Most people think of menopause as the time in women’s lives when they stop having periods. That’s true, but it’s only part of the story. Over their reproductive lifetime, women release one egg per month for some 500 months. Then, the walnut-size organs start closing up shop, no longer releasing eggs (though the ovaries still produce some hormones, even after menopause). They’re the first organ in the female body to age in such a profound, literally life-changing way. Studying why these organs quickly deteriorate when they do—and what ignites this change—can provide valuable clues to aging across the board. Jennifer Garrison, an assistant professor at the Buck Institute, thinks of the ovaries as “the canary in the coal mine. Your ovaries start to decline right at the moment when the rest of your tissues are at peak capacity. That’s very odd and potentially very telling in terms of the mechanisms of general aging.”
Starting around age 35, a host of physiological functions, such as maximum breathing capacity and maximum heart rate, begin to decline. Younger hearts can beat faster than older hearts, which is one reason why aerobic workouts get tougher as we age. But these declines happen gradually over many years; in contrast, ovaries decline earlier and more abruptly relative to other organs and, on average, about three decades before a woman dies. (In the U.S., the average age of menopause is 51.)
Not surprisingly, lots of people have lots of opinions about the prospect of women having children much later in life than is now typically possible. A primary concern, regardless of whether they use their own eggs or someone else’s: Will older moms be around to parent their children to adulthood?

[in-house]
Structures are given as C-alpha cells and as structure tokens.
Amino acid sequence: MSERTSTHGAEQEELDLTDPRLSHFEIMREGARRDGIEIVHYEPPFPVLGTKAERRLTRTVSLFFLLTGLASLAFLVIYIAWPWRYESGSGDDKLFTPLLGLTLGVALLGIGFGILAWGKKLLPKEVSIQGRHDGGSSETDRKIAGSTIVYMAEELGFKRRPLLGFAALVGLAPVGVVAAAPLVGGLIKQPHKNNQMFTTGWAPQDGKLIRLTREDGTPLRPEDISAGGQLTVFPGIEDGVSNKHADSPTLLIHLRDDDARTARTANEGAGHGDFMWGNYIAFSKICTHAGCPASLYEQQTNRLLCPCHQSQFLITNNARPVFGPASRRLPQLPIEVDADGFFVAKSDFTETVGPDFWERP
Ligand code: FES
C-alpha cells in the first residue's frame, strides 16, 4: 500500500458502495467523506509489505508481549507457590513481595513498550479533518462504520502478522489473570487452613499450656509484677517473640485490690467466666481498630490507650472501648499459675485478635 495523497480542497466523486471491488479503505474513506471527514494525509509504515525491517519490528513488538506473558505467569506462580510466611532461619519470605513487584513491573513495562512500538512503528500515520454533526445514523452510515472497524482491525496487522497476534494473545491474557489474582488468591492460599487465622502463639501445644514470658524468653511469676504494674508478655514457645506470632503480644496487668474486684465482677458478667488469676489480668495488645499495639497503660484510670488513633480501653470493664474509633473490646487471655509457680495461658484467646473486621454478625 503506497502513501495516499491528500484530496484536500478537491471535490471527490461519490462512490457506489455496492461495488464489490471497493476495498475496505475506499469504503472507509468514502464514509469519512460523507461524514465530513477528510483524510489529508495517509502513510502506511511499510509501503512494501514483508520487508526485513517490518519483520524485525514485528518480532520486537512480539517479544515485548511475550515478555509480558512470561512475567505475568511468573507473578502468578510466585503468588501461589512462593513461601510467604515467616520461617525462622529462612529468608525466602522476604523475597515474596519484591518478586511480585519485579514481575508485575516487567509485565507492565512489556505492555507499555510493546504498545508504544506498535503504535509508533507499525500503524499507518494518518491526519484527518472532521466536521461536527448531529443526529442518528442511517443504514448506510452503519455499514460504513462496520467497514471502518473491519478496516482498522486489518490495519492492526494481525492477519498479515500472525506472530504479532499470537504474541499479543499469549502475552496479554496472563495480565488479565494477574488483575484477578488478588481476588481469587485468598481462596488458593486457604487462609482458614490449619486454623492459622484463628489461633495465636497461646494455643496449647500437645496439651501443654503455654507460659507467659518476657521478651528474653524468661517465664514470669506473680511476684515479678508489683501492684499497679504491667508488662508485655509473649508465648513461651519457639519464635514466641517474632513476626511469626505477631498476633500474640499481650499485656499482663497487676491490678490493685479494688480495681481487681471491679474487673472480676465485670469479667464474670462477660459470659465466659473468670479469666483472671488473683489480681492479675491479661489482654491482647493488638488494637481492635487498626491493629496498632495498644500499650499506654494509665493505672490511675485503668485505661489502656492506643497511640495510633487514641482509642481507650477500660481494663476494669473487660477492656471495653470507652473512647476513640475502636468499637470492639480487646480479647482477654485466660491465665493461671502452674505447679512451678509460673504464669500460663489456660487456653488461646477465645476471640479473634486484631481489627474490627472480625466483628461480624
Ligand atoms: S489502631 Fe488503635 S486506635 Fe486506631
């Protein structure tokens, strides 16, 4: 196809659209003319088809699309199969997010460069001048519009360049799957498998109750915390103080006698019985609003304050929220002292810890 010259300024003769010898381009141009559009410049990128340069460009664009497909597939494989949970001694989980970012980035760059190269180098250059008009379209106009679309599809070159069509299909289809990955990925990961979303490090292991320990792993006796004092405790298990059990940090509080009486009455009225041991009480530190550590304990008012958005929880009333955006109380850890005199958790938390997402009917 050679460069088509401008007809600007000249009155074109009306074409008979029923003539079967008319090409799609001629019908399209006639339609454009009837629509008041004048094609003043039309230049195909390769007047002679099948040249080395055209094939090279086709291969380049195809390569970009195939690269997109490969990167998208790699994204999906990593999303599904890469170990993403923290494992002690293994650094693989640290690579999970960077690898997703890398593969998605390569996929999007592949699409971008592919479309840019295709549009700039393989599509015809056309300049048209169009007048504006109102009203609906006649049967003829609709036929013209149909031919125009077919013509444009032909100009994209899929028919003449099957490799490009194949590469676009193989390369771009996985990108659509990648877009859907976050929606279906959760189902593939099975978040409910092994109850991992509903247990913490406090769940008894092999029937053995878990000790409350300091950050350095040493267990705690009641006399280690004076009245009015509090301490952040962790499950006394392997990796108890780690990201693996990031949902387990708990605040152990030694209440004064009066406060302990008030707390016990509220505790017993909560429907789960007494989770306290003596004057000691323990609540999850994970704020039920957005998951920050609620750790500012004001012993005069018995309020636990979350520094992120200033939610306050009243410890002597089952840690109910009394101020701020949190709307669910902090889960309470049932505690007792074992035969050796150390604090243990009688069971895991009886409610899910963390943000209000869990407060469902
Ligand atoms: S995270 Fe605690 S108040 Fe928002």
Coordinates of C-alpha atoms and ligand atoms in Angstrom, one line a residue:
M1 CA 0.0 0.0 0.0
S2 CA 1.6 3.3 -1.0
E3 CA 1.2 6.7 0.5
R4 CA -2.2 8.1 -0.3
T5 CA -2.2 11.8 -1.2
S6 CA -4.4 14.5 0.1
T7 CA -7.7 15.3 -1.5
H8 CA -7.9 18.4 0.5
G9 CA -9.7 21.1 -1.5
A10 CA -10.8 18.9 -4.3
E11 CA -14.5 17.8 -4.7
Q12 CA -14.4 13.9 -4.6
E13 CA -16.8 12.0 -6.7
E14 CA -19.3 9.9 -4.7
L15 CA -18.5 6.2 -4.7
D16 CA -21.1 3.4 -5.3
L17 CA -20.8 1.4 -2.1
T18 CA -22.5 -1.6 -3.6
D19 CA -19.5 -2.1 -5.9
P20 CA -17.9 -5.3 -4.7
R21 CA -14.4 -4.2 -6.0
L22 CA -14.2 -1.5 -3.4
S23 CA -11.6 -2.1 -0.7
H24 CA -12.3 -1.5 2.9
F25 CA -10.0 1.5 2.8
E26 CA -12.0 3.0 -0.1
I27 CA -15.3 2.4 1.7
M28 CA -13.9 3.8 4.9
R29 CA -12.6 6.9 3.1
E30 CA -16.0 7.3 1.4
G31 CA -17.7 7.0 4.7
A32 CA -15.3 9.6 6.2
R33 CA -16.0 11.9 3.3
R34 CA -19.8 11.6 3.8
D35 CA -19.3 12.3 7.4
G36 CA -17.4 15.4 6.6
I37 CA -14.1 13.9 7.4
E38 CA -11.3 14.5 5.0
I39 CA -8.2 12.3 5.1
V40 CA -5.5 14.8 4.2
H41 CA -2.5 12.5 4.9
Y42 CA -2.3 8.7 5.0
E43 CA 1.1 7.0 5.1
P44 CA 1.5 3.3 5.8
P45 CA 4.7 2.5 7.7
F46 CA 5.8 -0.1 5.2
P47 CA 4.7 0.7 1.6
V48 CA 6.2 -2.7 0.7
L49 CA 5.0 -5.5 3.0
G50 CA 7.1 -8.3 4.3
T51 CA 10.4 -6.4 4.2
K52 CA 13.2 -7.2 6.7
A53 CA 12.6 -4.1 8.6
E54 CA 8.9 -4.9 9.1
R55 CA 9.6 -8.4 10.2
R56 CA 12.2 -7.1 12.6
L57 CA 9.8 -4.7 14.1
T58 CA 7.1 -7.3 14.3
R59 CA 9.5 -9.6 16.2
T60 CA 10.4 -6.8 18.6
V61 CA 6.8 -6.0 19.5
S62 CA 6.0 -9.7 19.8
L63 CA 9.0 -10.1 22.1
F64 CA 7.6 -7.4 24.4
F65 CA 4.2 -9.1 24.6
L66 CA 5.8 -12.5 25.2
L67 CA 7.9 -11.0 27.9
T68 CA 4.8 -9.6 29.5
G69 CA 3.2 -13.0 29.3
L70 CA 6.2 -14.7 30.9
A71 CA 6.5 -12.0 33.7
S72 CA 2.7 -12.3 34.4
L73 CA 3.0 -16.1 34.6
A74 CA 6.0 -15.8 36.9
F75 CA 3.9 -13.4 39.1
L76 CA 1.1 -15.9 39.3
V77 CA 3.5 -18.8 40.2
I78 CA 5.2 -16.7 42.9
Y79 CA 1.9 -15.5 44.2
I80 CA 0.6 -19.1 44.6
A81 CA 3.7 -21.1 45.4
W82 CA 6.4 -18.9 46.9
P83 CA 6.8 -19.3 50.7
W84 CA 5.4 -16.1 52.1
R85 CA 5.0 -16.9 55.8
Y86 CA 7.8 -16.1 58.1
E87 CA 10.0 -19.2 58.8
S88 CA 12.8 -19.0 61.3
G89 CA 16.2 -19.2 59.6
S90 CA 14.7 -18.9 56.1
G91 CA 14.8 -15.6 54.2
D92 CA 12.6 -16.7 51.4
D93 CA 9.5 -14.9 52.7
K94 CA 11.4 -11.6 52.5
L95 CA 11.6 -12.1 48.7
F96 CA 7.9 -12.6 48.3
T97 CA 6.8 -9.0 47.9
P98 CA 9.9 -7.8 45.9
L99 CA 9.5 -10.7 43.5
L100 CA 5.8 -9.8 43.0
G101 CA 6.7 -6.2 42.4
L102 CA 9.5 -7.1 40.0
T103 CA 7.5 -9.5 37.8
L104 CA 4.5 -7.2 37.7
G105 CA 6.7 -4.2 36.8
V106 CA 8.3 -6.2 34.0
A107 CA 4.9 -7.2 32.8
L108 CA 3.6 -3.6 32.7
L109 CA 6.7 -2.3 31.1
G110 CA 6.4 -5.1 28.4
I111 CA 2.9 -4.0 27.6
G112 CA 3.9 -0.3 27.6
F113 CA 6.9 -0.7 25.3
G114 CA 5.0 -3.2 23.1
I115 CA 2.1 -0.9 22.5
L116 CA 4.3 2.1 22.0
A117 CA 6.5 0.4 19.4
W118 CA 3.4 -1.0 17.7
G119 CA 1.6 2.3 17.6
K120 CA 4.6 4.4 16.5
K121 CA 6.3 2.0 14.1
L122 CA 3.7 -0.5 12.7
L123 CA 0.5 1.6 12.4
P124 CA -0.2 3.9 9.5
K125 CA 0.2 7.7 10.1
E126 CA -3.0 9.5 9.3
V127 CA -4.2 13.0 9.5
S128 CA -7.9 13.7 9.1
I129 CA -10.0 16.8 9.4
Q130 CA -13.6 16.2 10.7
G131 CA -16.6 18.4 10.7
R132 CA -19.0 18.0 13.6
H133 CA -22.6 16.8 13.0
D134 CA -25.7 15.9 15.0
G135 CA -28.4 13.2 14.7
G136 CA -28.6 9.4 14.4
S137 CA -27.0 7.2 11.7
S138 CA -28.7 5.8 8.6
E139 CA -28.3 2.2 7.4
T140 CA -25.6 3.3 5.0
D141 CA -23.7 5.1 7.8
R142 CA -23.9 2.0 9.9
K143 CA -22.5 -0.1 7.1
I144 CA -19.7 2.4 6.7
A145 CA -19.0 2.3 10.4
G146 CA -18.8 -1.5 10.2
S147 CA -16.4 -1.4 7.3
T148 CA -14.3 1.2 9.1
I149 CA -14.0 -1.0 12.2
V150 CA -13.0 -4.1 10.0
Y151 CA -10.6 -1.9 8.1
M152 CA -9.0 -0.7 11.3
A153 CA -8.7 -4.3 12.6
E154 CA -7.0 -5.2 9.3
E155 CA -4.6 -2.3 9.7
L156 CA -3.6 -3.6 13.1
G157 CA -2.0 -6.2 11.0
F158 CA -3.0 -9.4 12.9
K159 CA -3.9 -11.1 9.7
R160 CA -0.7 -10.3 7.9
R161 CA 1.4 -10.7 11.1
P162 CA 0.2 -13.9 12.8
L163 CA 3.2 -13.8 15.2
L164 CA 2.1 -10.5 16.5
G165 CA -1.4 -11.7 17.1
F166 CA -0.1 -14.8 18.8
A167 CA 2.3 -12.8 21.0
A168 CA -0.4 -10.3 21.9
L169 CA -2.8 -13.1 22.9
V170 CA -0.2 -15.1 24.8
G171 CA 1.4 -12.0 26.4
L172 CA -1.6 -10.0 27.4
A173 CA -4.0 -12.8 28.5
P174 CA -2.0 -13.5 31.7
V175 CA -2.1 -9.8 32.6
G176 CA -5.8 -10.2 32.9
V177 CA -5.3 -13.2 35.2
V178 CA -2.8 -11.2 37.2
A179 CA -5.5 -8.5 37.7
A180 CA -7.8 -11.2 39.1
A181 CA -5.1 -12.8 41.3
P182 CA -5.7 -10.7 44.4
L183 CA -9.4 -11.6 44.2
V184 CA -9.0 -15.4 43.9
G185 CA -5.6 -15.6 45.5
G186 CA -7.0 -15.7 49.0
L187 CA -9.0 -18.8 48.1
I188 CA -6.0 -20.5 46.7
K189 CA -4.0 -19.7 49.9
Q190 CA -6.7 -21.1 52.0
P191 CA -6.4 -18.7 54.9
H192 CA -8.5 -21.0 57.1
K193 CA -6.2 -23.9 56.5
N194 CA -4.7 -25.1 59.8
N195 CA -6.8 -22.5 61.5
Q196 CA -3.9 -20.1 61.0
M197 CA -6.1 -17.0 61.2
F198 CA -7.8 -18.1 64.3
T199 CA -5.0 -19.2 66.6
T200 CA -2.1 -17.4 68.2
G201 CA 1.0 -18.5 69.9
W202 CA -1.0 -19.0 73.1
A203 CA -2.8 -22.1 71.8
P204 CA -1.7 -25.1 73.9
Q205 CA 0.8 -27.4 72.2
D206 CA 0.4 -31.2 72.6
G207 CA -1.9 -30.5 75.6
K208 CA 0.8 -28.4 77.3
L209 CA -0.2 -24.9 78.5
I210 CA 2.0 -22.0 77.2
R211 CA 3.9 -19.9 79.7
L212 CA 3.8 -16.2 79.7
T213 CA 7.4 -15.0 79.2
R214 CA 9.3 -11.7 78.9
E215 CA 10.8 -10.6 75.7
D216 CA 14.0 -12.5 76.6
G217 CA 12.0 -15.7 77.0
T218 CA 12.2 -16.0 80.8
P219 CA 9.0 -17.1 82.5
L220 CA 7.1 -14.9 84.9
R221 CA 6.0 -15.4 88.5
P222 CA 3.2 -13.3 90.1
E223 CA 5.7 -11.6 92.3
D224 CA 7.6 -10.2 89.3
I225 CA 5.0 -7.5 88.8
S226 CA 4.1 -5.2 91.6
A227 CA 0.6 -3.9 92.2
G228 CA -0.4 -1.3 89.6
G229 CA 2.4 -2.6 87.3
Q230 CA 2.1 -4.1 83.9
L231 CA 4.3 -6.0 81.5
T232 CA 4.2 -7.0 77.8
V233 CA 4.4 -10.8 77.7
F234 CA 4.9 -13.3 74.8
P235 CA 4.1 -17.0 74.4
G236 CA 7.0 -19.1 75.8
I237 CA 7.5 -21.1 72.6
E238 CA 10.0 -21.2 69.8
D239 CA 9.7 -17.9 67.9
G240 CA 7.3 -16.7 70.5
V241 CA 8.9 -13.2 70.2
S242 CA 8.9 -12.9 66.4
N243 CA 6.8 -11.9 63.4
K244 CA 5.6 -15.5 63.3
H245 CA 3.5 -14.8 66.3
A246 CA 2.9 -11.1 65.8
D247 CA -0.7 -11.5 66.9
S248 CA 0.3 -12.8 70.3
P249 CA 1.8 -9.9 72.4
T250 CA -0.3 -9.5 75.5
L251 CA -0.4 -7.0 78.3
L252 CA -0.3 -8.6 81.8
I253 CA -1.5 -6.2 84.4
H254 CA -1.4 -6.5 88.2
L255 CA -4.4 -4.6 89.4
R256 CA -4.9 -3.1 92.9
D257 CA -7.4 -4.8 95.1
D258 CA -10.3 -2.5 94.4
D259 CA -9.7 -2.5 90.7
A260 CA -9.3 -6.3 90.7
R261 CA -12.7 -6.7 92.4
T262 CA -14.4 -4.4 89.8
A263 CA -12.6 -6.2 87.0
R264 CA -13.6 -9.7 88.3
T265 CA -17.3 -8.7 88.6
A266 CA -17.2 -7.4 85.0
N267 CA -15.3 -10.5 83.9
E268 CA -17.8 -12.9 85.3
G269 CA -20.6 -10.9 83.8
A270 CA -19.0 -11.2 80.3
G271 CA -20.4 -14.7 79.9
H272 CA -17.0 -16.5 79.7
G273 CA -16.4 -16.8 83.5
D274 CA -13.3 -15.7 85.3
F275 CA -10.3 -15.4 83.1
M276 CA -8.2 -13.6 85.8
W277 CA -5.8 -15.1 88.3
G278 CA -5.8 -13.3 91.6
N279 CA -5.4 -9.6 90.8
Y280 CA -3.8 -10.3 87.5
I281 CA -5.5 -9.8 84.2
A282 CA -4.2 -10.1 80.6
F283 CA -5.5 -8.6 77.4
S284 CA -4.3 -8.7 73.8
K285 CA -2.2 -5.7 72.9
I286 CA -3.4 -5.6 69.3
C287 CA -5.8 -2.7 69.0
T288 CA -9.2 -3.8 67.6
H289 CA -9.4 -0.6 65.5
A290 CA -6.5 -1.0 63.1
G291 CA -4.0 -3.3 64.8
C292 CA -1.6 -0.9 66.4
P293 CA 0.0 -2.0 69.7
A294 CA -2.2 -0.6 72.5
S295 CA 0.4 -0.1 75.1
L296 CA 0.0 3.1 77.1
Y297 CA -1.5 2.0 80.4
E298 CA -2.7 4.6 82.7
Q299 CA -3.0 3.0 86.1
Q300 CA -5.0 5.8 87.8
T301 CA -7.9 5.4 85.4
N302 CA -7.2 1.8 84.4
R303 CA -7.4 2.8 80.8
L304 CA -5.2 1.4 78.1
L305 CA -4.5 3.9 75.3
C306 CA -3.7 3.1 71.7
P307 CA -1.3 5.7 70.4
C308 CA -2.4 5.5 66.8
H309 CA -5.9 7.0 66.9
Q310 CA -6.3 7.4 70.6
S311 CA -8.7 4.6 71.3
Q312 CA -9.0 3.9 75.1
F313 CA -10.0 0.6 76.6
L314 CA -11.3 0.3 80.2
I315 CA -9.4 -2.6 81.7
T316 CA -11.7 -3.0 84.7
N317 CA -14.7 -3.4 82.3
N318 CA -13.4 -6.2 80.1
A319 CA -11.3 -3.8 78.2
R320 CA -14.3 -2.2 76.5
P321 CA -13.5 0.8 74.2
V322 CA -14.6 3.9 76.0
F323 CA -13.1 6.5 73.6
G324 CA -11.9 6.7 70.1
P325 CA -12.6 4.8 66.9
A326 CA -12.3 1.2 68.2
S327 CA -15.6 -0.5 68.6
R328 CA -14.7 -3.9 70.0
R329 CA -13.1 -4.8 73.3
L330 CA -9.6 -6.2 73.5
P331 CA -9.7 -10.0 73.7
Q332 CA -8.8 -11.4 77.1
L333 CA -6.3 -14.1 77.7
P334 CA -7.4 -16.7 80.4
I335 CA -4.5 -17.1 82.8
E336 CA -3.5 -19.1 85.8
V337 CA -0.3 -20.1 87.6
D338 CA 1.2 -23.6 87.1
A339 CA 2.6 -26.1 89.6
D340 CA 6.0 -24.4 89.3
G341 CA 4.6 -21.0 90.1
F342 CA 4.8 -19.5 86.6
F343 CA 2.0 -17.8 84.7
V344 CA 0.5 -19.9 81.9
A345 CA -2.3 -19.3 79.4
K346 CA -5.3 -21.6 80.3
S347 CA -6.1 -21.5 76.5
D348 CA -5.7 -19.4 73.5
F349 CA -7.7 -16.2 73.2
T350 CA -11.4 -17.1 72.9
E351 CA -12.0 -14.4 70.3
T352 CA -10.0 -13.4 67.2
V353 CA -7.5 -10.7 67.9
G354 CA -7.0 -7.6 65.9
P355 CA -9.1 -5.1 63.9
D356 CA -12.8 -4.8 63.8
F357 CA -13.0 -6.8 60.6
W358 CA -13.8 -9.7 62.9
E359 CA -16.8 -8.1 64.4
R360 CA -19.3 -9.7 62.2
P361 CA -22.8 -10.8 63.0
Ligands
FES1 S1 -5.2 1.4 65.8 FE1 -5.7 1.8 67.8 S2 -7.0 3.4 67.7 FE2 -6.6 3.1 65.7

In 2006, María del Carmen Bousada de Lara of Spain became the oldest documented woman to give birth, delivering twin boys conceived via IVF at 66. When she died of cancer before they turned three, critics were quick to say she had overstepped ethical boundaries, both by lying to the fertility clinic about her age and by deciding to get pregnant in the first place. In the U.S., “because of concerns related to the high-risk nature of pregnancy, as well as longevity,” the American Society for Reproductive Medicine (ASRM) has taken a stand, advising physicians against helping women older than 55 achieve pregnancy.
Whether it’s perceived as acceptable for a woman past conventional childbearing years to get pregnant hinges largely on what we as a society think about who is fit to be a mother, says Ruth Faden, founder of the Johns Hopkins Berman Institute of Bioethics. Ethically speaking, a child’s welfare is a key consideration, so Faden believes some sort of age limit is a good idea. “Children deserve vigorous, healthy parents who can get on the floor to play with them and who can see them through to young adulthood,” she says. “It’s one thing if parents have disabilities or illness that affects how they can parent, but if you’re talking about women wanting to become pregnant at, say, 70, it should start to raise concerns.”
“People say older parents won’t survive for their child’s high school or college graduation, but so what?” asks Zaher Merhi, a fertility doctor at New Hope Fertility in New York City. “I might not survive. I might get killed in a car crash. Having babies is part of feeling young. If ASRM changed its guidelines, I’d support [helping women of] any age to get pregnant.”